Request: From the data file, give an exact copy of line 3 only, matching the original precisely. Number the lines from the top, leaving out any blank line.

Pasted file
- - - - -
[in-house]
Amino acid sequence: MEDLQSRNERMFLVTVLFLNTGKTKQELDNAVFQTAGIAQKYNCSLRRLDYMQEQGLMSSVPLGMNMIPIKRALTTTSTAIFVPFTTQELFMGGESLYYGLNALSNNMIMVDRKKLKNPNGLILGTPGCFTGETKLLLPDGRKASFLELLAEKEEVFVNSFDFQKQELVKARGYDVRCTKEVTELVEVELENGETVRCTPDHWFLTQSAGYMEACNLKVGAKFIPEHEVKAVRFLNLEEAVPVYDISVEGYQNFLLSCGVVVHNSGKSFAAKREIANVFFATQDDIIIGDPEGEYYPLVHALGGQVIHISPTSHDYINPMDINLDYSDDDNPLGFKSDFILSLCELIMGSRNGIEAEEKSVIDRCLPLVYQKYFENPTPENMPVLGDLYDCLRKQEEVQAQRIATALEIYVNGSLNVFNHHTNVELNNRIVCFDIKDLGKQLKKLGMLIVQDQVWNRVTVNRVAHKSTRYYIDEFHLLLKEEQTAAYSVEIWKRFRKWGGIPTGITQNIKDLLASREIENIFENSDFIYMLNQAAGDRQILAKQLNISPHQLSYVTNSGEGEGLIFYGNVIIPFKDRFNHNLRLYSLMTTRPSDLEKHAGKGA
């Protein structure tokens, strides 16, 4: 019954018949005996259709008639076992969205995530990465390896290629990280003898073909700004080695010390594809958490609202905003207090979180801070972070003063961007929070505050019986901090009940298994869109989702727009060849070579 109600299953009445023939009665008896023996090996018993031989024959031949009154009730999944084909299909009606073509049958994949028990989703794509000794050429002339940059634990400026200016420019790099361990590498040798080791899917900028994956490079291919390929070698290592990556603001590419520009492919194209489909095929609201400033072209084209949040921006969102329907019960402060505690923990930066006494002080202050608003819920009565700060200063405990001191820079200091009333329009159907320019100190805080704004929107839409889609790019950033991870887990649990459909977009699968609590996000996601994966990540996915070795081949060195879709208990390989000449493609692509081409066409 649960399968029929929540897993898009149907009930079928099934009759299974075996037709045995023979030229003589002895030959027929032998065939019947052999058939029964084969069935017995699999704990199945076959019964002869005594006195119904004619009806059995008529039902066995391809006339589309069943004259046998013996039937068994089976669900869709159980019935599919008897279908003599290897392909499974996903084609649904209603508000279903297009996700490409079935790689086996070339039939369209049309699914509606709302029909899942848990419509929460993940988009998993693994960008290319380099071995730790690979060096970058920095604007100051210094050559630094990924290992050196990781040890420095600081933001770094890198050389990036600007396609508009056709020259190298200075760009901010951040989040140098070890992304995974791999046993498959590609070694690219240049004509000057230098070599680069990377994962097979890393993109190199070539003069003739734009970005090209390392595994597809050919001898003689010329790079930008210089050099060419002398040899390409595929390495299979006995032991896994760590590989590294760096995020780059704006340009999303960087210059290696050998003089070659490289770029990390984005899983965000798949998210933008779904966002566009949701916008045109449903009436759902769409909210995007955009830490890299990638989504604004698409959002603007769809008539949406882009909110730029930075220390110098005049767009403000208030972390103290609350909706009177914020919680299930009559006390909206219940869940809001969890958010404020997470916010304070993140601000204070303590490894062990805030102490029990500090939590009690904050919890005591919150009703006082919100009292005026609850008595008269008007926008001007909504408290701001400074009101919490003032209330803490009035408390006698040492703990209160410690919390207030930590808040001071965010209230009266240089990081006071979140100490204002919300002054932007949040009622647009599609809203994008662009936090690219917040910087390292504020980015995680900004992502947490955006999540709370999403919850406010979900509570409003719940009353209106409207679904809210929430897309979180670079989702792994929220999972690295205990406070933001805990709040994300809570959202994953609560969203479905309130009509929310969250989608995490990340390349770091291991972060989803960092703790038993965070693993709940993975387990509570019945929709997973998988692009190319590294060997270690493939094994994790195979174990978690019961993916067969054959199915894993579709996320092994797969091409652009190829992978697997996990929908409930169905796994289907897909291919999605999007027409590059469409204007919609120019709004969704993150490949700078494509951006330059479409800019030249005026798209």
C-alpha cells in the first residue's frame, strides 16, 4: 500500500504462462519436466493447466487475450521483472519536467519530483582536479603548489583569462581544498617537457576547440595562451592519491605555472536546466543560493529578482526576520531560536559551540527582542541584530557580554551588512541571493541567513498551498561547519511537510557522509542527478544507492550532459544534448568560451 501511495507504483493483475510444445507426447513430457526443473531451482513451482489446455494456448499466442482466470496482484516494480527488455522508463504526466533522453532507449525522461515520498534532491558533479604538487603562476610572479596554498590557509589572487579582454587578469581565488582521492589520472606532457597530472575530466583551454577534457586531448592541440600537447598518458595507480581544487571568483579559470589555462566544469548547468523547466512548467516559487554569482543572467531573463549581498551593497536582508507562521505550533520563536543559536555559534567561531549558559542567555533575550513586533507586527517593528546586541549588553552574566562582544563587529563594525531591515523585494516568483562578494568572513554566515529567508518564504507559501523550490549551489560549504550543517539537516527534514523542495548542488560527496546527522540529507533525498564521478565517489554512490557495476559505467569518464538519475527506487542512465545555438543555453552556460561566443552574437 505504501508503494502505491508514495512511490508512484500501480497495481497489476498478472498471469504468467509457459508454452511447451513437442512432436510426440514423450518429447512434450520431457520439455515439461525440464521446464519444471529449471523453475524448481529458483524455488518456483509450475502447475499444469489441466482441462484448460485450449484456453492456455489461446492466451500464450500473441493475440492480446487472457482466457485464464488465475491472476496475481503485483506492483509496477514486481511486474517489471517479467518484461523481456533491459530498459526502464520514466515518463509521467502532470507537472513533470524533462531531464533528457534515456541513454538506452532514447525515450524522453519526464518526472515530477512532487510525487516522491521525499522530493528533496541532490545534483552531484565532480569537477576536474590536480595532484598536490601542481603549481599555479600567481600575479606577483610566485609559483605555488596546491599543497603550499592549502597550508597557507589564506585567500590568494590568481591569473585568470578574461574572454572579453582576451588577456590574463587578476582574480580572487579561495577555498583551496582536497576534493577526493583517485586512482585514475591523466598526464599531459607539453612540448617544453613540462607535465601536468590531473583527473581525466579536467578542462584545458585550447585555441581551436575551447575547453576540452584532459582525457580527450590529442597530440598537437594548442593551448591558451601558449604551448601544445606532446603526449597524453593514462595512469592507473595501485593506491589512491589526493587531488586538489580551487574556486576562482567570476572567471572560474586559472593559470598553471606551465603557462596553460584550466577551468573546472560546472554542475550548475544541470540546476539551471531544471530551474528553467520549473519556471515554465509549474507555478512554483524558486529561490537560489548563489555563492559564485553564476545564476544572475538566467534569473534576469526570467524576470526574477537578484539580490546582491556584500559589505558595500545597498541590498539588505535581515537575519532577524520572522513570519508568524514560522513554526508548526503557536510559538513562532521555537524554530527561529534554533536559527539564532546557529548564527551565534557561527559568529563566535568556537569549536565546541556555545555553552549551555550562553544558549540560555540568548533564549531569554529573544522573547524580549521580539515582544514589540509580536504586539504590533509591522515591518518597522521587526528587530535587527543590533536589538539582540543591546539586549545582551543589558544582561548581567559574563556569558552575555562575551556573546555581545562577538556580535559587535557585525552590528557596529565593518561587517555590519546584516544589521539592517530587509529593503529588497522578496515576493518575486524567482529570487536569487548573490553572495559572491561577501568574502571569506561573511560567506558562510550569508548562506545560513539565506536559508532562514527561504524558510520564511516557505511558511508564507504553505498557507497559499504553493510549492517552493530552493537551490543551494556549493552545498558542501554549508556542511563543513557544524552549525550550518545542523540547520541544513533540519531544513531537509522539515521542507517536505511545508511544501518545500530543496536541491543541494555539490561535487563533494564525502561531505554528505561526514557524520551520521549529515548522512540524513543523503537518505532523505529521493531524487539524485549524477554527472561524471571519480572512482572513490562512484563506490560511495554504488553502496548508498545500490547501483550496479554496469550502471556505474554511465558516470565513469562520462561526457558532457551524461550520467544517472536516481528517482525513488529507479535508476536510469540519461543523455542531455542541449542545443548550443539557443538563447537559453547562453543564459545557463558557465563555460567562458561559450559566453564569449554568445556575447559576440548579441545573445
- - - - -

């Protein structure tokens, strides 16, 4: 019954018949005996259709008639076992969205995530990465390896290629990280003898073909700004080695010390594809958490609202905003207090979180801070972070003063961007929070505050019986901090009940298994869109989702727009060849070579 109600299953009445023939009665008896023996090996018993031989024959031949009154009730999944084909299909009606073509049958994949028990989703794509000794050429002339940059634990400026200016420019790099361990590498040798080791899917900028994956490079291919390929070698290592990556603001590419520009492919194209489909095929609201400033072209084209949040921006969102329907019960402060505690923990930066006494002080202050608003819920009565700060200063405990001191820079200091009333329009159907320019100190805080704004929107839409889609790019950033991870887990649990459909977009699968609590996000996601994966990540996915070795081949060195879709208990390989000449493609692509081409066409 649960399968029929929540897993898009149907009930079928099934009759299974075996037709045995023979030229003589002895030959027929032998065939019947052999058939029964084969069935017995699999704990199945076959019964002869005594006195119904004619009806059995008529039902066995391809006339589309069943004259046998013996039937068994089976669900869709159980019935599919008897279908003599290897392909499974996903084609649904209603508000279903297009996700490409079935790689086996070339039939369209049309699914509606709302029909899942848990419509929460993940988009998993693994960008290319380099071995730790690979060096970058920095604007100051210094050559630094990924290992050196990781040890420095600081933001770094890198050389990036600007396609508009056709020259190298200075760009901010951040989040140098070890992304995974791999046993498959590609070694690219240049004509000057230098070599680069990377994962097979890393993109190199070539003069003739734009970005090209390392595994597809050919001898003689010329790079930008210089050099060419002398040899390409595929390495299979006995032991896994760590590989590294760096995020780059704006340009999303960087210059290696050998003089070659490289770029990390984005899983965000798949998210933008779904966002566009949701916008045109449903009436759902769409909210995007955009830490890299990638989504604004698409959002603007769809008539949406882009909110730029930075220390110098005049767009403000208030972390103290609350909706009177914020919680299930009559006390909206219940869940809001969890958010404020997470916010304070993140601000204070303590490894062990805030102490029990500090939590009690904050919890005591919150009703006082919100009292005026609850008595008269008007926008001007909504408290701001400074009101919490003032209330803490009035408390006698040492703990209160410690919390207030930590808040001071965010209230009266240089990081006071979140100490204002919300002054932007949040009622647009599609809203994008662009936090690219917040910087390292504020980015995680900004992502947490955006999540709370999403919850406010979900509570409003719940009353209106409207679904809210929430897309979180670079989702792994929220999972690295205990406070933001805990709040994300809570959202994953609560969203479905309130009509929310969250989608995490990340390349770091291991972060989803960092703790038993965070693993709940993975387990509570019945929709997973998988692009190319590294060997270690493939094994994790195979174990978690019961993916067969054959199915894993579709996320092994797969091409652009190829992978697997996990929908409930169905796994289907897909291919999605999007027409590059469409204007919609120019709004969704993150490949700078494509951006330059479409800019030249005026798209």